According to a study
presented this week at the annual meeting of the Radiological Society of North America
(RSNA), researchers at the Mayo Clinic have found that many children receive
chest x-rays that may be unnecessary and have no clinical benefit.
"Chest x-rays can be a valuable exam when ordered for the correct indications," said Ann Packard, MD, radiologist at the Mayo Clinic in Rochester, Minnesota. "However, there are several indications where paediatric chest x-rays offer no benefit and likely should not be performed to decrease radiation dose and cost."
During the study, Dr. Packard and co-author Kristen B. Thomas, MD, head of the paediatric division at Mayo Clinic and assistant professor of radiology at the Mayo Medical School, reviewed data from 719 paediatric chest x-ray exams ordered between 2008 and 2014 in the Mayo Clinic's inpatient, outpatient and emergency room settings. The patients undergoing the exams ranged in age from newborn to 17 years old.
Out of the 719 x-ray exams, 377 were ordered for chest pain, 98 indicated syncope or presyncope, 21 indicated spells, 37 indicated postural orthostatic hypotension (POTS), 185 indicated dizziness, and one exam indicated cyclical vomiting. Eighty-two exams were excluded due to congenital or other known heart disease, and other causes.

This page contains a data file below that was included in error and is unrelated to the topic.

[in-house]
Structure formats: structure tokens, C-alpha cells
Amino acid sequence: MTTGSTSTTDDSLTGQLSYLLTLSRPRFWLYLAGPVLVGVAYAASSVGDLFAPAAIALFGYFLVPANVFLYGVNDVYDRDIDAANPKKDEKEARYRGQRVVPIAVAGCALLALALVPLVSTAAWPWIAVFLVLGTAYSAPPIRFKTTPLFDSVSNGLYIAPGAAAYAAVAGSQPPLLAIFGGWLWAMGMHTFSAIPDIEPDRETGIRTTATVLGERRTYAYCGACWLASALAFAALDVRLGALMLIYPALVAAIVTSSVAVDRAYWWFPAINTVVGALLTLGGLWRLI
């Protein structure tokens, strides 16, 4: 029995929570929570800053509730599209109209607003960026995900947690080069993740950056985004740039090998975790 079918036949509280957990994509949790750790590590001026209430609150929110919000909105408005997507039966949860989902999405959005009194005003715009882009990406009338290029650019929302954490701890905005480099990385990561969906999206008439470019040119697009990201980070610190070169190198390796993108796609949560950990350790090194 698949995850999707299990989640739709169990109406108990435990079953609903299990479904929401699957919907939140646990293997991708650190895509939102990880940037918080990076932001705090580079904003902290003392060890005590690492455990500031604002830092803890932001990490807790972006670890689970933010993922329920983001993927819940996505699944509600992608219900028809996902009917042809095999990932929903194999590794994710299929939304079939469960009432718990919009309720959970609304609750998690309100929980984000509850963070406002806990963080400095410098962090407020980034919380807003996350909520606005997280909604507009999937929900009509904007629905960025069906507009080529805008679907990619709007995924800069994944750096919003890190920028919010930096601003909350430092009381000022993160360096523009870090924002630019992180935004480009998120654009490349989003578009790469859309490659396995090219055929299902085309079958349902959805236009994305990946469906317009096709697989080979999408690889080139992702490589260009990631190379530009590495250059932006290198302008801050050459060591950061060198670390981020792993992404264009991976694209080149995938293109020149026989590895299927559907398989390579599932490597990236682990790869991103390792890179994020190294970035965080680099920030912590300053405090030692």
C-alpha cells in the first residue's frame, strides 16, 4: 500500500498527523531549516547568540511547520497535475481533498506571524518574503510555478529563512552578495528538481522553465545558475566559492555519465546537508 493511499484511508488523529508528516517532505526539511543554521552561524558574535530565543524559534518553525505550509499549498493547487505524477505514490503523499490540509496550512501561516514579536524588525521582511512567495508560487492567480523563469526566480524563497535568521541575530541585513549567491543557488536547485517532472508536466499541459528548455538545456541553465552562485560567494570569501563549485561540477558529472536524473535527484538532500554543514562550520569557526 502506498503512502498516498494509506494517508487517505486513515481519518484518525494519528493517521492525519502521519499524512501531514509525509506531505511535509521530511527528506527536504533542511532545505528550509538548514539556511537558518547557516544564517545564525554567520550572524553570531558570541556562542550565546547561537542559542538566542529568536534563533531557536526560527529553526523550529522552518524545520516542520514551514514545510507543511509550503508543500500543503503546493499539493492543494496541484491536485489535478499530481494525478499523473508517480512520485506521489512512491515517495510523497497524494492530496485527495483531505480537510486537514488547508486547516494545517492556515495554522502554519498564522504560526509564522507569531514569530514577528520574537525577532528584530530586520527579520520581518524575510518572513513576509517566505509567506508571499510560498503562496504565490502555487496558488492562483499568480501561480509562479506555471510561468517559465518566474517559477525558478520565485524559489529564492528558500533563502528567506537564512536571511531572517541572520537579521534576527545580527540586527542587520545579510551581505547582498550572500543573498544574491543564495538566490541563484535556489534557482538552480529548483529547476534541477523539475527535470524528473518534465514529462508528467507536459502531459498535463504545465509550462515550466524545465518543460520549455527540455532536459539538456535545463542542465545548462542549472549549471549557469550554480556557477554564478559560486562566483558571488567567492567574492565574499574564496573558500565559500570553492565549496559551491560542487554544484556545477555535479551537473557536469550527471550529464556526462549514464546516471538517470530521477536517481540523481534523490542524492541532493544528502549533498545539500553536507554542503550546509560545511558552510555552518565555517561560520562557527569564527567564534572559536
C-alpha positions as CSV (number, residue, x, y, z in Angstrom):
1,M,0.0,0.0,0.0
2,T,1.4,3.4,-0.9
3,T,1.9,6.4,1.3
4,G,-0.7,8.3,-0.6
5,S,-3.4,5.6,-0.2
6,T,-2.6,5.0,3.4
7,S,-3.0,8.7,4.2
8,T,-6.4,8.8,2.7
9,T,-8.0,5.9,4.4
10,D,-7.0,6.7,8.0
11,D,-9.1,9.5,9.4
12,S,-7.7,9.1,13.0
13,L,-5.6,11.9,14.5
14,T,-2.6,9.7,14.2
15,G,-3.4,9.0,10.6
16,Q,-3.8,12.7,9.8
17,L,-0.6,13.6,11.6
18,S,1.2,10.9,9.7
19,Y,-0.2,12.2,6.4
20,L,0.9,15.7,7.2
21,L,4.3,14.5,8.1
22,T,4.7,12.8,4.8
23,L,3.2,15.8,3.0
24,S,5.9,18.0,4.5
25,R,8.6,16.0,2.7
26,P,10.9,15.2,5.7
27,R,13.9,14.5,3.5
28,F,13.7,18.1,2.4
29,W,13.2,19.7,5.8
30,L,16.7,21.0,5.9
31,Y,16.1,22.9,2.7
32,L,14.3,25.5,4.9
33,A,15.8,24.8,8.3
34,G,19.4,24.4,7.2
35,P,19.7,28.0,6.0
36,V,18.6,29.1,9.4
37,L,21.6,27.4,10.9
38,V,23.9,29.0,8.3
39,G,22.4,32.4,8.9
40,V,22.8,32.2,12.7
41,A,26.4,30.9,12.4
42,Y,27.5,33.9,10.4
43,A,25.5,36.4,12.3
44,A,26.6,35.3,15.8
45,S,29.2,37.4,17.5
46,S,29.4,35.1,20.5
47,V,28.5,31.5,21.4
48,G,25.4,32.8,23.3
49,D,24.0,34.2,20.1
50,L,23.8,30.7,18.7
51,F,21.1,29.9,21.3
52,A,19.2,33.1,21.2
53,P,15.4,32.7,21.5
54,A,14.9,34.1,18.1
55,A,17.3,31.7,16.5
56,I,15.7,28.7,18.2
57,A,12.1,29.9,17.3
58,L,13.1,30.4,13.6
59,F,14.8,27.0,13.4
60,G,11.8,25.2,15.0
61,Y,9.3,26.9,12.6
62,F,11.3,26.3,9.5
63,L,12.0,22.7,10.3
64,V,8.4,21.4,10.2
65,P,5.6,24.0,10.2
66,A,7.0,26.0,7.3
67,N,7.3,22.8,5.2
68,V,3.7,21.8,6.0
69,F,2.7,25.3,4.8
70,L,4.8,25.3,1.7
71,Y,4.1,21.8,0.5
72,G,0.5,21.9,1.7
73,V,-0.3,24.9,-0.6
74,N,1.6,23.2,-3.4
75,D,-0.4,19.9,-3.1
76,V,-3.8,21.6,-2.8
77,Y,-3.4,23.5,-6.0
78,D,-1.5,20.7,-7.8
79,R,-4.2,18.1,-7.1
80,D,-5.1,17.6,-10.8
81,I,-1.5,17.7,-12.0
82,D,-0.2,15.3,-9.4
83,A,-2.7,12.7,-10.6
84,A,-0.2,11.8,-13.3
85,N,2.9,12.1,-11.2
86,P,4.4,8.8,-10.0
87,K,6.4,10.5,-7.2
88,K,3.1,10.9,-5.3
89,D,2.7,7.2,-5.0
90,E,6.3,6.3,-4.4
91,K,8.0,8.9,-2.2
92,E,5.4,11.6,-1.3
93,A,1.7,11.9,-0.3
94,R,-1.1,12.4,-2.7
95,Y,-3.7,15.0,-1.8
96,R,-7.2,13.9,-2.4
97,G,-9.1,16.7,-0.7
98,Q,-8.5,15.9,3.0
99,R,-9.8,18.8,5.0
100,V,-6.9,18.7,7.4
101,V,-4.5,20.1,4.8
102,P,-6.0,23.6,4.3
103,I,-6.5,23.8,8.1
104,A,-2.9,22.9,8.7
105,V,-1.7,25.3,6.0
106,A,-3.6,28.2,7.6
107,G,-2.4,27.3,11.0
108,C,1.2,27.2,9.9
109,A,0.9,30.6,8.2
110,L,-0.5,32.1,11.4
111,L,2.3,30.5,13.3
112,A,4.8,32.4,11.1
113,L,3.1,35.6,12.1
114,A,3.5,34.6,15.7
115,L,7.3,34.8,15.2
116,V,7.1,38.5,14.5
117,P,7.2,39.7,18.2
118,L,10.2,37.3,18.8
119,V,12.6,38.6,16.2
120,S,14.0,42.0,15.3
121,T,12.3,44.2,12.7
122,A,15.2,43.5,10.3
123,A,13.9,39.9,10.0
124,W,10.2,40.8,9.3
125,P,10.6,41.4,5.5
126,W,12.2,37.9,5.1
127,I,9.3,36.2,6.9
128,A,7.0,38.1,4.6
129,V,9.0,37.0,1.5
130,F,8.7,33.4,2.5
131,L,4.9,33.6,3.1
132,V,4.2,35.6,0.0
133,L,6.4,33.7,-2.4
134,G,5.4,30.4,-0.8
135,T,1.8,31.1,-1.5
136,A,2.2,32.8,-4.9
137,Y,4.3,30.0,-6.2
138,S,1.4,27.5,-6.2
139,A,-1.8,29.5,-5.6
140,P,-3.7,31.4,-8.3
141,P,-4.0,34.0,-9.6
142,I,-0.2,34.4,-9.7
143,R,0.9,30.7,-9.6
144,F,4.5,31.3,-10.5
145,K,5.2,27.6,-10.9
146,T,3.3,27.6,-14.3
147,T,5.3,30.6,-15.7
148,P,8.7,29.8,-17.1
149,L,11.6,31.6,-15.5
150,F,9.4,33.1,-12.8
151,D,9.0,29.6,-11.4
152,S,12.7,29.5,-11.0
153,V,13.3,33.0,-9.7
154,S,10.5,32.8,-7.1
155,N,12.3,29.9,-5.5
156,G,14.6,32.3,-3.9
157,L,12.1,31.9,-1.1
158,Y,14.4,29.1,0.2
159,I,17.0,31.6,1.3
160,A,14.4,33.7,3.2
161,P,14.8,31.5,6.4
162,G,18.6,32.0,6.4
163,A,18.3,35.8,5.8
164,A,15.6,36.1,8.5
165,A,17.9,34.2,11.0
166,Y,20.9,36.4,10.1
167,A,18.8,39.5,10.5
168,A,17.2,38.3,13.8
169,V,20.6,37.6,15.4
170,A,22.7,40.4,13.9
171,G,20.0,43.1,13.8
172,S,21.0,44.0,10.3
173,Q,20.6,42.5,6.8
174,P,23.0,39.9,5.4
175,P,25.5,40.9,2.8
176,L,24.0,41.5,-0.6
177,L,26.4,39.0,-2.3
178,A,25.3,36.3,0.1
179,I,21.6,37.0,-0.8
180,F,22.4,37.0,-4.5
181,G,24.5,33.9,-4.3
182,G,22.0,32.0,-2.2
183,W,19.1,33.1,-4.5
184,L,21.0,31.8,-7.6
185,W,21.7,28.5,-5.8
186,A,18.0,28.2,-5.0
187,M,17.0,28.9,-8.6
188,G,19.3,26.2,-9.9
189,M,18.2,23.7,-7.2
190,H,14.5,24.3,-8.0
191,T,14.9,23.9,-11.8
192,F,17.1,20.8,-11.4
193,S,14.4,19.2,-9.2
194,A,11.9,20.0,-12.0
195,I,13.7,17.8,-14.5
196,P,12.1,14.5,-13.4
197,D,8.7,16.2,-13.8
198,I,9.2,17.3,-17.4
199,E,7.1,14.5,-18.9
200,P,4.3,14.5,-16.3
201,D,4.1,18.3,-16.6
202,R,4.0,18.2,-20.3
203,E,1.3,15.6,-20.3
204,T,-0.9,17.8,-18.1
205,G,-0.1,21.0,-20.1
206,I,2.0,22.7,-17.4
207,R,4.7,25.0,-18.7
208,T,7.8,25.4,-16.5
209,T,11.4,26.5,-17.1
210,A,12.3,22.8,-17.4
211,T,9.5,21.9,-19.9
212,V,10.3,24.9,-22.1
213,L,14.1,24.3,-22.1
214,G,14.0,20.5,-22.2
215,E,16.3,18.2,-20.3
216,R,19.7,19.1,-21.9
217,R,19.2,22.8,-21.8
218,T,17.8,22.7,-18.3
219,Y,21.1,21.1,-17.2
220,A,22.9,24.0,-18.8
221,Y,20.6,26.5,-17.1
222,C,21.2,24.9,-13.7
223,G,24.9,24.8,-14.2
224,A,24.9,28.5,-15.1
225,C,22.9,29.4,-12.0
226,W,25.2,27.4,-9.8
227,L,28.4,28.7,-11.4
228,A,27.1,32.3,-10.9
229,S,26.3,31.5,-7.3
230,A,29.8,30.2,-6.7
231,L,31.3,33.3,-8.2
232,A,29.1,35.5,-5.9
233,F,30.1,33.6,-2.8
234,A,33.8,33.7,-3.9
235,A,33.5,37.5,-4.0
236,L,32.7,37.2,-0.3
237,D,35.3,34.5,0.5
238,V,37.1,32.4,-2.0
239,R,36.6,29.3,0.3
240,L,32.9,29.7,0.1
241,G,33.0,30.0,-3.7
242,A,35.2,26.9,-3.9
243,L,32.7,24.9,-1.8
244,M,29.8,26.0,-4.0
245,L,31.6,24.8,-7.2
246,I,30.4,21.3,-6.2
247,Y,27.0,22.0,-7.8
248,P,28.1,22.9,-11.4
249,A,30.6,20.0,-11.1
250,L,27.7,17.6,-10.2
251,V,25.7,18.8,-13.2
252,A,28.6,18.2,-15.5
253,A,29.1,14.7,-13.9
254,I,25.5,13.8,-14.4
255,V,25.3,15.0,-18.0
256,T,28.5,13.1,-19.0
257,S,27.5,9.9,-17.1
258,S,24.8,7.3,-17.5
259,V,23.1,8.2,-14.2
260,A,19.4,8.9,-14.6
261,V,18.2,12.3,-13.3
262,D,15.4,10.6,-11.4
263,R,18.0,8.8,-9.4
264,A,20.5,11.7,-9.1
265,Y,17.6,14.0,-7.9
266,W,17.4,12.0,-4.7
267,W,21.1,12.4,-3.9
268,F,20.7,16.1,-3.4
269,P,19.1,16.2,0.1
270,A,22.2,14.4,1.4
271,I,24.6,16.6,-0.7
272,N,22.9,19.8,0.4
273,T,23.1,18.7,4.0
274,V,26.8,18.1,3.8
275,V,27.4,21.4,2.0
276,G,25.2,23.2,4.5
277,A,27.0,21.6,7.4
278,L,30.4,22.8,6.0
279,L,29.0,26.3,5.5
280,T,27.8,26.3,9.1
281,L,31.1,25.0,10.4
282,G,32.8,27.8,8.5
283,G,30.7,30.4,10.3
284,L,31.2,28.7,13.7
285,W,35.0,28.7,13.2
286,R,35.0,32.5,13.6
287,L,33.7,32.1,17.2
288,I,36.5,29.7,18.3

The analysis showed that the x-ray exams did not alter clinical treatment in approximately 88 percent of the patients. Thirty-nine of the 330 non-excluded x-rays for chest pain were positive for pneumonia, bronchial inflammation, trauma, or other conditions.
"Approximately 12 percent of the chest x-rays for chest pain were positive and included respiratory symptoms such as cough, fever or trauma," Dr. Packard said. "There were no positive findings in any chest x-ray for syncope, dizziness, spells, cyclical vomiting or POTS for the past five years, even in our tertiary care centre with referrals for rare diseases or unusual presentations."
Dr. Packard notes that it is important to optimise radiation exposure and to consider the costs involved. These issues are important not only for physicians but also for young patients and their parents. She highlights the fact that this research could serve as a guide for clinicians to deter them from ordering unnecessary exams which offer no clinical benefit to the patient.
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